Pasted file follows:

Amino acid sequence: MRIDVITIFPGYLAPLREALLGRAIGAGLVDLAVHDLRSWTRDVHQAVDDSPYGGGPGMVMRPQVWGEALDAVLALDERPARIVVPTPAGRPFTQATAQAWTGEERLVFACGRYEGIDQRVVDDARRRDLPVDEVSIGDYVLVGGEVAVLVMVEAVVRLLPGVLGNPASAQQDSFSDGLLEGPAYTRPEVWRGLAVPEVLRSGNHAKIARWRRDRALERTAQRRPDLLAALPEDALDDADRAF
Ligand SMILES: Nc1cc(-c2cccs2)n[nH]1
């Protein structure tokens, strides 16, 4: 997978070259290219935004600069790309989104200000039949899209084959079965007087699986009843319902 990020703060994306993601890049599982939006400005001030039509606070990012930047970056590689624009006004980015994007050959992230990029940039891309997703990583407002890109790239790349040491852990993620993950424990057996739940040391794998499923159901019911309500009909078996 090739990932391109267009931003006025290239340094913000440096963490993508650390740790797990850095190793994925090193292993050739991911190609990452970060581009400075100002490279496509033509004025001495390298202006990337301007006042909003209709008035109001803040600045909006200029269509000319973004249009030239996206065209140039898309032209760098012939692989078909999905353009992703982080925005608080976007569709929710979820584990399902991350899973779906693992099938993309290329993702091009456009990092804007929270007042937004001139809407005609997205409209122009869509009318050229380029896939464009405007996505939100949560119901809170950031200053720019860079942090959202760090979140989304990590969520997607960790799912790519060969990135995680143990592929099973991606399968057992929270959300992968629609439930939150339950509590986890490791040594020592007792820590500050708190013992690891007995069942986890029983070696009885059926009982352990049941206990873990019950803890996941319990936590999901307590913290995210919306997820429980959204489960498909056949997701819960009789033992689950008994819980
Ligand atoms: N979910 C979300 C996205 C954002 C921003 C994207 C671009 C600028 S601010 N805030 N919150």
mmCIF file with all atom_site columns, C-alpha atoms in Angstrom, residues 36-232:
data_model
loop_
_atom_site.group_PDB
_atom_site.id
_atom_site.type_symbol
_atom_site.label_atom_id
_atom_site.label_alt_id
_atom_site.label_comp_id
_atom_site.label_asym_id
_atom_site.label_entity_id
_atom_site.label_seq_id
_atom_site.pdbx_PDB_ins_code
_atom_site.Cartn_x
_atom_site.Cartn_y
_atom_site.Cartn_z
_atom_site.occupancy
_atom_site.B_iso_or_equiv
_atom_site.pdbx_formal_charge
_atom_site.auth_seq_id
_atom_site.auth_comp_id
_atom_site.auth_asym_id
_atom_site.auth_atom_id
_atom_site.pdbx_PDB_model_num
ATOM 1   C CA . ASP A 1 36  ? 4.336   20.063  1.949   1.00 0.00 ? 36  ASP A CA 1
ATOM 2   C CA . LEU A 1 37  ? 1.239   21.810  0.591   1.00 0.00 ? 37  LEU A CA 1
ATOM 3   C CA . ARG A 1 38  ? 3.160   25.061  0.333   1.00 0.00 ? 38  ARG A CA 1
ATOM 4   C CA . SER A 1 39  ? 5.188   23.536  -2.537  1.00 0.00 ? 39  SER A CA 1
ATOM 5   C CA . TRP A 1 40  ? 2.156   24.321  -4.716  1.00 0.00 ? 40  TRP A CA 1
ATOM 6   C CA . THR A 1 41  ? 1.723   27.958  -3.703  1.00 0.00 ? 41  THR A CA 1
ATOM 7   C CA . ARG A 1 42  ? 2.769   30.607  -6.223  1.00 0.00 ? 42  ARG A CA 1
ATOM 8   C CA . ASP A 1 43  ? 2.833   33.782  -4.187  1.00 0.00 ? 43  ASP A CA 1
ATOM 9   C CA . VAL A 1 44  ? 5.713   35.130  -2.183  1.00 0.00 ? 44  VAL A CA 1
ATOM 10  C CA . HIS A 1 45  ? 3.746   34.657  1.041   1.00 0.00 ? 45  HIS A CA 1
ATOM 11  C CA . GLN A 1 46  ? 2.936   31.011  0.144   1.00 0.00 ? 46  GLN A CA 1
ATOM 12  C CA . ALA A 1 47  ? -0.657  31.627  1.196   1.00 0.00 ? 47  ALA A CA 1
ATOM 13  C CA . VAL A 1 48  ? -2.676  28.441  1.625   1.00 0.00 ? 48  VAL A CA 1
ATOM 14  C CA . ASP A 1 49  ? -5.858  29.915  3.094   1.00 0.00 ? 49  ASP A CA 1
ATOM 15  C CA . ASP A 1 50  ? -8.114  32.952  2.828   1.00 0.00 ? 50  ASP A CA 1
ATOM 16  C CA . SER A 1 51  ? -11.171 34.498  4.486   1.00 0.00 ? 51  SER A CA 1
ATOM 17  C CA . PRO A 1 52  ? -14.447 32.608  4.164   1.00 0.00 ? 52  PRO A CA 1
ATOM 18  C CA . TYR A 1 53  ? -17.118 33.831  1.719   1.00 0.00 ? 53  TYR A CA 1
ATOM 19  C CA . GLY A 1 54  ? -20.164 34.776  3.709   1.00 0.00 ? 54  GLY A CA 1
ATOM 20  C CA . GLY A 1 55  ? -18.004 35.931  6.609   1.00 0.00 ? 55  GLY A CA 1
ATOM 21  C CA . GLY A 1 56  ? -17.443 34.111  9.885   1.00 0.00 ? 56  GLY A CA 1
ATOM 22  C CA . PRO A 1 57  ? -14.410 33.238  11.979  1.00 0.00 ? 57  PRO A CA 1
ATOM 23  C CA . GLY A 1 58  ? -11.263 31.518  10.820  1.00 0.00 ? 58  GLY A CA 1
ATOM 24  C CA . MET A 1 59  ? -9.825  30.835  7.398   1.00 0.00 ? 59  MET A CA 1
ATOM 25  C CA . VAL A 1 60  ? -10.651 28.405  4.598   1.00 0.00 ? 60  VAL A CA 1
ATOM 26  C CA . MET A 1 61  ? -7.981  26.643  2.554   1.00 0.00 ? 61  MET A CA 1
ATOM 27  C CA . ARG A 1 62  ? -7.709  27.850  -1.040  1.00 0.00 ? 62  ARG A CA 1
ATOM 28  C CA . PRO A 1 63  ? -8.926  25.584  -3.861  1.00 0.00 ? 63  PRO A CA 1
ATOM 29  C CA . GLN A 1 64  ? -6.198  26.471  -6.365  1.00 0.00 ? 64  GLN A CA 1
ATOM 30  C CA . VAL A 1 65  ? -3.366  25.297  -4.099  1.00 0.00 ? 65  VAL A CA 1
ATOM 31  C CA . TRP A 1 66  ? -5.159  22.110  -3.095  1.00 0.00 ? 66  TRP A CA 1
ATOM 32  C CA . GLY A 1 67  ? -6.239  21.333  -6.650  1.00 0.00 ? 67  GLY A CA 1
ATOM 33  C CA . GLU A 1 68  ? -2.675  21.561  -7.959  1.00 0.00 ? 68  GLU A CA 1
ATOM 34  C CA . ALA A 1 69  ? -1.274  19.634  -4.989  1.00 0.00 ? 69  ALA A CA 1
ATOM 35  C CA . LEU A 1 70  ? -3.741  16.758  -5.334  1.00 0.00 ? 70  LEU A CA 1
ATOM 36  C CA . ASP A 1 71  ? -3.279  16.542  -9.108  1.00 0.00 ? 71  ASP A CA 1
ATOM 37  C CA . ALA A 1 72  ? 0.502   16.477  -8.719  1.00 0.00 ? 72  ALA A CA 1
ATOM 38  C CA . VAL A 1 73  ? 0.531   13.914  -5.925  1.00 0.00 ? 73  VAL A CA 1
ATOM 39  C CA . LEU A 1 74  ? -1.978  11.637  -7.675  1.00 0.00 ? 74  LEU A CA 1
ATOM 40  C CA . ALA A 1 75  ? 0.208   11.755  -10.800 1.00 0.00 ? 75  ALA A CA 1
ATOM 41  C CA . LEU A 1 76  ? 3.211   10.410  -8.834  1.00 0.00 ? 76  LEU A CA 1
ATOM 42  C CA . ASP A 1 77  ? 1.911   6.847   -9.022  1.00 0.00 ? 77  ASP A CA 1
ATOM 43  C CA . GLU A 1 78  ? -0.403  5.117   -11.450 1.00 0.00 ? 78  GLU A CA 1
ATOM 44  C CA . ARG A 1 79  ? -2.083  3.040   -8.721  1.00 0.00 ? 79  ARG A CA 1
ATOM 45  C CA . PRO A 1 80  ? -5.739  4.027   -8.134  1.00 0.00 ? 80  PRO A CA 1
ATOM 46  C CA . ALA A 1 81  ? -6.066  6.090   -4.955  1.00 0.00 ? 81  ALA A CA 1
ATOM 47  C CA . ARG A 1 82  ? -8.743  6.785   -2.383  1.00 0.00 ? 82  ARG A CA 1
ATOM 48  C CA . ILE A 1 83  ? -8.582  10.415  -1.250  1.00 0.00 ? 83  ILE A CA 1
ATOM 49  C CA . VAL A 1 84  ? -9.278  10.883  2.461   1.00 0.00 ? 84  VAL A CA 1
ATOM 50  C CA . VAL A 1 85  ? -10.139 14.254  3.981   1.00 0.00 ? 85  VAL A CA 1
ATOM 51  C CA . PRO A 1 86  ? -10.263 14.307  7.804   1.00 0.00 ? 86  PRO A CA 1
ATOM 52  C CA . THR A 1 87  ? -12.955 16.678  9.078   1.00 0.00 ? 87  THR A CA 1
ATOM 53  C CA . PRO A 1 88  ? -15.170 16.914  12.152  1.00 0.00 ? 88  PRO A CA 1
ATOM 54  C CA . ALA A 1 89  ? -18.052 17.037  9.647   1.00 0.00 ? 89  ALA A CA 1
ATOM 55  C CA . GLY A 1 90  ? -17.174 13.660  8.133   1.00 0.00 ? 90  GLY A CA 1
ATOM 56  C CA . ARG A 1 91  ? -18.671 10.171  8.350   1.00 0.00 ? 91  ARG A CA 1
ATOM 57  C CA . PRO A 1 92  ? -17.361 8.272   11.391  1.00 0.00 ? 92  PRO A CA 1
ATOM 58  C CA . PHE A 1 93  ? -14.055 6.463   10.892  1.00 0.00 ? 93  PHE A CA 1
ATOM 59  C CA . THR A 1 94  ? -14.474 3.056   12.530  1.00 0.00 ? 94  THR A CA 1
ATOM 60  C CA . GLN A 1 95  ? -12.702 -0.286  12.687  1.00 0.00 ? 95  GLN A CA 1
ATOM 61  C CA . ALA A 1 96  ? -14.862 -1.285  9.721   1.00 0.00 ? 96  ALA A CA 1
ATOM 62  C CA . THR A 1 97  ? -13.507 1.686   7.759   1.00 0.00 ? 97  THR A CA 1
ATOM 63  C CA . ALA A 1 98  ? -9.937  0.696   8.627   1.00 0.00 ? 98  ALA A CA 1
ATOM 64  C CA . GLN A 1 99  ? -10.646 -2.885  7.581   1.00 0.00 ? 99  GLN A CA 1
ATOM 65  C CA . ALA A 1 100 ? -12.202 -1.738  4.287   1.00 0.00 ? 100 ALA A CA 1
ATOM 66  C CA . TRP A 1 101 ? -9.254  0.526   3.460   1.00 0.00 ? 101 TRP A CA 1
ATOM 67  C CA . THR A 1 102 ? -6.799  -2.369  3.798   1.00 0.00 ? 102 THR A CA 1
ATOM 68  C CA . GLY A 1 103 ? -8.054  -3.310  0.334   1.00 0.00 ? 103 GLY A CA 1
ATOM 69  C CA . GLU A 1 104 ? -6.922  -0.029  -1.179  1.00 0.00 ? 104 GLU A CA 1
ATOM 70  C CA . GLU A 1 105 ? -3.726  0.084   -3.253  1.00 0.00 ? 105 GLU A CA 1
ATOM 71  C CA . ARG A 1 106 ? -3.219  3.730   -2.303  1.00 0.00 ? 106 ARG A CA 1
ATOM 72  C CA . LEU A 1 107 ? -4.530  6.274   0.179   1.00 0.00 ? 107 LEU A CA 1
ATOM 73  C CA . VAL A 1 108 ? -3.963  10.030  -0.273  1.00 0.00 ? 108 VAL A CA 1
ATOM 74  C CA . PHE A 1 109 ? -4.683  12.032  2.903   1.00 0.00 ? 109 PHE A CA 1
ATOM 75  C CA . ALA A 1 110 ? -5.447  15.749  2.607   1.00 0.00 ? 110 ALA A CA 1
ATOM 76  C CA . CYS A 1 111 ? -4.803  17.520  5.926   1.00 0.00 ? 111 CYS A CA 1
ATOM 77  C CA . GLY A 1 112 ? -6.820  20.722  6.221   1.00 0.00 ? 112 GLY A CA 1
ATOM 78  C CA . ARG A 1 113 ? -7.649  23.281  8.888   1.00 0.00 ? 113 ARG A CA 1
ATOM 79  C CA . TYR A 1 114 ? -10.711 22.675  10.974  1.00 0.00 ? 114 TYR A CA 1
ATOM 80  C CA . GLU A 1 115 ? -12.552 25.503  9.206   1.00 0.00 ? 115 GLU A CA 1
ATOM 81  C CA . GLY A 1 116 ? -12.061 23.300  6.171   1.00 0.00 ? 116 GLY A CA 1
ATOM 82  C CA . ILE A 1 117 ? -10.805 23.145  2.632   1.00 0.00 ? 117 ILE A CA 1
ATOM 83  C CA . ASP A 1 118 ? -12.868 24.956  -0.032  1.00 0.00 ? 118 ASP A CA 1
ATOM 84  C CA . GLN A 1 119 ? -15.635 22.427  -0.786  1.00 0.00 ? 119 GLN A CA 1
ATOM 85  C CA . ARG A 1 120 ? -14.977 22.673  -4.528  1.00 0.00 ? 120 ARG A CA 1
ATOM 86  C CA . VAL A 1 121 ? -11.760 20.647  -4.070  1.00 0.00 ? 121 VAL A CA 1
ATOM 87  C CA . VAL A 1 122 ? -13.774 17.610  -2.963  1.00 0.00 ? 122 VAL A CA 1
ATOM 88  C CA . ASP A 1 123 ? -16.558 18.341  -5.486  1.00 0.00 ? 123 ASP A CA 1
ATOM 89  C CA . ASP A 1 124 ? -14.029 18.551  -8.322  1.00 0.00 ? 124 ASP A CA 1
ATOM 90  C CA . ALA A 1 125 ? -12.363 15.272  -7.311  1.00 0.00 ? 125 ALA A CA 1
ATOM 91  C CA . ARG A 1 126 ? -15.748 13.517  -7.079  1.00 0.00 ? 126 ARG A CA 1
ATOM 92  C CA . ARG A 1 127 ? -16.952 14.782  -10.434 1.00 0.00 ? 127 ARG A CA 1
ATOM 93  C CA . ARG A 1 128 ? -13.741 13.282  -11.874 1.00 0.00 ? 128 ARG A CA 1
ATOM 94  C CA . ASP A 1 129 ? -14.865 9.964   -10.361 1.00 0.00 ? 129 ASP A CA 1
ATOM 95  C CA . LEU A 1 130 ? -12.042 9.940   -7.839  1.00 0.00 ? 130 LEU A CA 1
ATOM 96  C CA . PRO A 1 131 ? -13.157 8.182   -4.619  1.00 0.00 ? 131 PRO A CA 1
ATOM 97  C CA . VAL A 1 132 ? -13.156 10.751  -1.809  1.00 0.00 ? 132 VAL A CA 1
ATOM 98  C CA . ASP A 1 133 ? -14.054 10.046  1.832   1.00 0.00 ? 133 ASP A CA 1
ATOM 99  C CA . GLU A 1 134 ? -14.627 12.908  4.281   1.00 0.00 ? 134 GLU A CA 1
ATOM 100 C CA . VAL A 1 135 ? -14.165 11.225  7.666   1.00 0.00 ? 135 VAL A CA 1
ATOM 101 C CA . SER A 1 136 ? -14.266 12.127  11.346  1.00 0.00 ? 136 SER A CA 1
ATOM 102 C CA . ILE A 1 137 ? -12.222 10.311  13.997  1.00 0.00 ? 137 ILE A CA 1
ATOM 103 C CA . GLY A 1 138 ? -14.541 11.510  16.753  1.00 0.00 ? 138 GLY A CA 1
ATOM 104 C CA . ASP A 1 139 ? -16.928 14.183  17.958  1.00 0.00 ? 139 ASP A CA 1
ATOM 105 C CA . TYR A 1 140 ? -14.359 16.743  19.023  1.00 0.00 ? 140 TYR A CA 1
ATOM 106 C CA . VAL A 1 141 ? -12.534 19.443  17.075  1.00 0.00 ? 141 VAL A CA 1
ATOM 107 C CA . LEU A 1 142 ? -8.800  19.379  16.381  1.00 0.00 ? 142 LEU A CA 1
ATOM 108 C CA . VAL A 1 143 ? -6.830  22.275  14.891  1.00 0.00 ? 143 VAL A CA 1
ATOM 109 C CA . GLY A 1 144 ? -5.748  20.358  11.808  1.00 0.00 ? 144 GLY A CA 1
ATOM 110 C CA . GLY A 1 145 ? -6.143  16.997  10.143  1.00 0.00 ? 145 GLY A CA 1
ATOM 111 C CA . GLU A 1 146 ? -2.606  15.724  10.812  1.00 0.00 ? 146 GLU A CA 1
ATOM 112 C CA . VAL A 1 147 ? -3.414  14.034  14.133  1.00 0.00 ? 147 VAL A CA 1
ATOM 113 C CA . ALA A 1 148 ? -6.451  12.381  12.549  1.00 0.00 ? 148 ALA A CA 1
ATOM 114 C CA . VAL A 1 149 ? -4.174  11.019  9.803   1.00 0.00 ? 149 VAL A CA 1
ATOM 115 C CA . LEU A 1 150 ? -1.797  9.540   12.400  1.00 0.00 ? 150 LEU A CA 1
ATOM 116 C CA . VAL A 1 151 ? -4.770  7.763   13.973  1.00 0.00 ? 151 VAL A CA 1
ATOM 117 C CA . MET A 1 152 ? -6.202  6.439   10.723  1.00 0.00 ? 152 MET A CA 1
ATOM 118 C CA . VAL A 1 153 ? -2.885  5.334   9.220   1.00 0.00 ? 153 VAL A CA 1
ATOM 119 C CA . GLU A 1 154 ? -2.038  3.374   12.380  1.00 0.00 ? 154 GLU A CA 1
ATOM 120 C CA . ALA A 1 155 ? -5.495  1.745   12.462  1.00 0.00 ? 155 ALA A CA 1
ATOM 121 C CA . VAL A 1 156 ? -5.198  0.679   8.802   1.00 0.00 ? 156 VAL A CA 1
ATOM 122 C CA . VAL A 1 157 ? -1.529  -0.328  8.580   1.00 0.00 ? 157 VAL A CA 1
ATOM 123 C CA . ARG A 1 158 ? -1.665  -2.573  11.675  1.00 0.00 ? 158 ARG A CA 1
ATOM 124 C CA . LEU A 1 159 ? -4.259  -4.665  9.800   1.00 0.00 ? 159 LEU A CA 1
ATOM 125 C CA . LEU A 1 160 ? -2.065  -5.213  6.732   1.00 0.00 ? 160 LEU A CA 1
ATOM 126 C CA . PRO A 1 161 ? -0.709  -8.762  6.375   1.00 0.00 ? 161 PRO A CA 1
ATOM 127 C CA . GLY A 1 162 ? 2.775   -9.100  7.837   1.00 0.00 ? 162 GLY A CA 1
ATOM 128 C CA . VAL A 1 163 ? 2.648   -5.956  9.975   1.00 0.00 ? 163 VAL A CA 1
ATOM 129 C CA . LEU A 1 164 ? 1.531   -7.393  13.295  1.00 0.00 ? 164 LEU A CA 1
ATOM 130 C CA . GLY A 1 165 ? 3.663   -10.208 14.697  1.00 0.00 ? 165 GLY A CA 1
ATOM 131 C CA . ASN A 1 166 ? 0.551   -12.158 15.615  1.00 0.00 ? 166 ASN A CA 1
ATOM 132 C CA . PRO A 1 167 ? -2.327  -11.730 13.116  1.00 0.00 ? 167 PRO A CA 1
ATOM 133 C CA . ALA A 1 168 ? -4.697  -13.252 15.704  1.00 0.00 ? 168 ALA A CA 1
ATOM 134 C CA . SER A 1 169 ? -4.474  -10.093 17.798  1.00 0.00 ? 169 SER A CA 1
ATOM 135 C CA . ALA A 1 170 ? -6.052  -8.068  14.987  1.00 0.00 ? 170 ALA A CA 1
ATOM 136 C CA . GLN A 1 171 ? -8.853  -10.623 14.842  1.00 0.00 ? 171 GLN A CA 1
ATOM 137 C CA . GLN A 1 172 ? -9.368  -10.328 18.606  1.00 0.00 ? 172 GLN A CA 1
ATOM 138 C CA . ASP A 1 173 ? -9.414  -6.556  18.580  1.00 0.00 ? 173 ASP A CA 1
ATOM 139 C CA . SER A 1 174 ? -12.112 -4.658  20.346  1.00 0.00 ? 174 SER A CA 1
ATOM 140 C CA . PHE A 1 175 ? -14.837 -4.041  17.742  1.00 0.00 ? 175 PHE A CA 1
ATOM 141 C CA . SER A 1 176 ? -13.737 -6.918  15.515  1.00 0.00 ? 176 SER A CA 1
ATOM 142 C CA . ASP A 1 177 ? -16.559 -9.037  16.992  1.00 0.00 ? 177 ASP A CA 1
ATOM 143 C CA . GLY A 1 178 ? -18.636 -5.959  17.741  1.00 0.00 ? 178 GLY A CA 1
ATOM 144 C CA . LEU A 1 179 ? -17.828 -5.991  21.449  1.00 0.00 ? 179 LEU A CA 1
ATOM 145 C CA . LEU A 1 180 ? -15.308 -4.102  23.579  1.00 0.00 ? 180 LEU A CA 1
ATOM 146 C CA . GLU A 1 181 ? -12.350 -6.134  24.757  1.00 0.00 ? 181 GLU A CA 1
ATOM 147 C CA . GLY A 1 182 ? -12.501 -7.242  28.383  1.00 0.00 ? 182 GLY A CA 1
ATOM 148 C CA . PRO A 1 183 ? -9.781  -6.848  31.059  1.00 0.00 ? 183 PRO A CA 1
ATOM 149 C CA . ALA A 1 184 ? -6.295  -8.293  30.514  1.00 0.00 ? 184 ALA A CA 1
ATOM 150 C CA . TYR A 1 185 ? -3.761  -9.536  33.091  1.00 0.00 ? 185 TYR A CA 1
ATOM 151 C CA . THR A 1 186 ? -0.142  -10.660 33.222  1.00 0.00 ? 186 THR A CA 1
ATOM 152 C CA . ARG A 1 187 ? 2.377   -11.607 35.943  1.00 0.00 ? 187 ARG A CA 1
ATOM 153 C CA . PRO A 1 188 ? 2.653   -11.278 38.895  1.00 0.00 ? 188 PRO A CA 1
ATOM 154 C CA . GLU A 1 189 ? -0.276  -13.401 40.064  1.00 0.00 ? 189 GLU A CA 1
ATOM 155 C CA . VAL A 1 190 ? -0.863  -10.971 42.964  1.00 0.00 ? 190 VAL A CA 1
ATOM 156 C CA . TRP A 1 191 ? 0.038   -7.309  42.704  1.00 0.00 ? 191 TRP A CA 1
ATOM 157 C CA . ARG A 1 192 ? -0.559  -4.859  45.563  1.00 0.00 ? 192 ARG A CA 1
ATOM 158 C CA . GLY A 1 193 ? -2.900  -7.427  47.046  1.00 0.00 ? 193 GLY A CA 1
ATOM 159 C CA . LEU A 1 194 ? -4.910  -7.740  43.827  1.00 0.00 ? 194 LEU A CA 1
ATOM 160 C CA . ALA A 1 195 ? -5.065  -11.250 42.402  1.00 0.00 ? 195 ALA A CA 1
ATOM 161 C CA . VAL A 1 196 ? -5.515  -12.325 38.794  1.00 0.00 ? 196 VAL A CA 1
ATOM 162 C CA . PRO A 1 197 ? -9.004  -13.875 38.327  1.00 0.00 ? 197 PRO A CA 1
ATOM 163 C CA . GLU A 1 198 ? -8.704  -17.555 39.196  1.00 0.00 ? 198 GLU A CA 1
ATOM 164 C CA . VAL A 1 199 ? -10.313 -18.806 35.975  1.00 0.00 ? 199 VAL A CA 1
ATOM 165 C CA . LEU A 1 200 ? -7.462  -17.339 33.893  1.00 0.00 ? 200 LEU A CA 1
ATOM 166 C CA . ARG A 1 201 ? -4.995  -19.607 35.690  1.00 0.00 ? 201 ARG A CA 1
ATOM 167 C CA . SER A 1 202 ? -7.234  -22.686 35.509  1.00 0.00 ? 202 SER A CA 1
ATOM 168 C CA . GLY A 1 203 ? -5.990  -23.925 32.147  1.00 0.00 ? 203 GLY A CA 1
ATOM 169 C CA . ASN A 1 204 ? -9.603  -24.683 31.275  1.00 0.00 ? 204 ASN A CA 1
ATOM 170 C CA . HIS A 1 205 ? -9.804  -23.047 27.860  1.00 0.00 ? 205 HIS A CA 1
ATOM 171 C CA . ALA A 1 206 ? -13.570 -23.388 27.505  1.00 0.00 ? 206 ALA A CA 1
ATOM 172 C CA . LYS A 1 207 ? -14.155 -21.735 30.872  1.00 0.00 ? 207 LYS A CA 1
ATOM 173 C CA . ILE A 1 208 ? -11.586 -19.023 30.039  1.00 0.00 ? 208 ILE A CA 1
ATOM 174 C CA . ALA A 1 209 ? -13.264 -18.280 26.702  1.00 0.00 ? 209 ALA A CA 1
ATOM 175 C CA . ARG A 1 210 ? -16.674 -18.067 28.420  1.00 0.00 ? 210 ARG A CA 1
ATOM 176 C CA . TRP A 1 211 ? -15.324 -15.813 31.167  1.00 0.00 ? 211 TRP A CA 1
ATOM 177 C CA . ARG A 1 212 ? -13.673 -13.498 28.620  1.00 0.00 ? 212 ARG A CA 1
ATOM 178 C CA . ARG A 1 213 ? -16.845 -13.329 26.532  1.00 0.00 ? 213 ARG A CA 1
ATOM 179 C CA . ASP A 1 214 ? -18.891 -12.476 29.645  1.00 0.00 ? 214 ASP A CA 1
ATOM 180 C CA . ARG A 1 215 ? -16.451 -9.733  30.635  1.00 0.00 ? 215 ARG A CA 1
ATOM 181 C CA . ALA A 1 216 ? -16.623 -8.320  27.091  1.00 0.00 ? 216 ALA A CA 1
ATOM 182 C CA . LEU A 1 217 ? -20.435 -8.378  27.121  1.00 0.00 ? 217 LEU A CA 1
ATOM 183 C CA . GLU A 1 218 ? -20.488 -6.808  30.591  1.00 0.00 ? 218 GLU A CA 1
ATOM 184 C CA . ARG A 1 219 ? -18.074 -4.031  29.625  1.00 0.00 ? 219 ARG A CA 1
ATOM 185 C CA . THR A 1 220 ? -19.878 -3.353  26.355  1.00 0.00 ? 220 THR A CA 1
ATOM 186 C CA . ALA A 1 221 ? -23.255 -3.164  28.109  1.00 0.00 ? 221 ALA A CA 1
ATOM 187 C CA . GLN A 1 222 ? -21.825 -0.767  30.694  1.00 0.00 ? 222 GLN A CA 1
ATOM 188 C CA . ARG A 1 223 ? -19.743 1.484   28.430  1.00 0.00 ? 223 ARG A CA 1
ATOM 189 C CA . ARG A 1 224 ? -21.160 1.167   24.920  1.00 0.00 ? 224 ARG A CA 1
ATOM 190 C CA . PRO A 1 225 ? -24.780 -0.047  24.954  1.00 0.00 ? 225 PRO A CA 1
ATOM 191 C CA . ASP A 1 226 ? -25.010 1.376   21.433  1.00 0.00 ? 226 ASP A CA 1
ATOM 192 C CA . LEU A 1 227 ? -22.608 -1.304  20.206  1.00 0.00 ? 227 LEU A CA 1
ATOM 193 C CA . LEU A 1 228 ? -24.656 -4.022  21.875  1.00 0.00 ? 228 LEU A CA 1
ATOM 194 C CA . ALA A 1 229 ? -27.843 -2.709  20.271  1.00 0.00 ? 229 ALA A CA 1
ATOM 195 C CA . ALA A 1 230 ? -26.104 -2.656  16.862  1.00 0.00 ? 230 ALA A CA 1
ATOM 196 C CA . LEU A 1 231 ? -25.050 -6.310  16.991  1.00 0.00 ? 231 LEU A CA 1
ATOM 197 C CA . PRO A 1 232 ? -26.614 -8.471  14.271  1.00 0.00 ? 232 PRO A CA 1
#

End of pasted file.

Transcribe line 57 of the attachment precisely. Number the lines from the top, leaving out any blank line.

ATOM 29  C CA . GLN A 1 64  ? -6.198  26.471  -6.365  1.00 0.00 ? 64  GLN A CA 1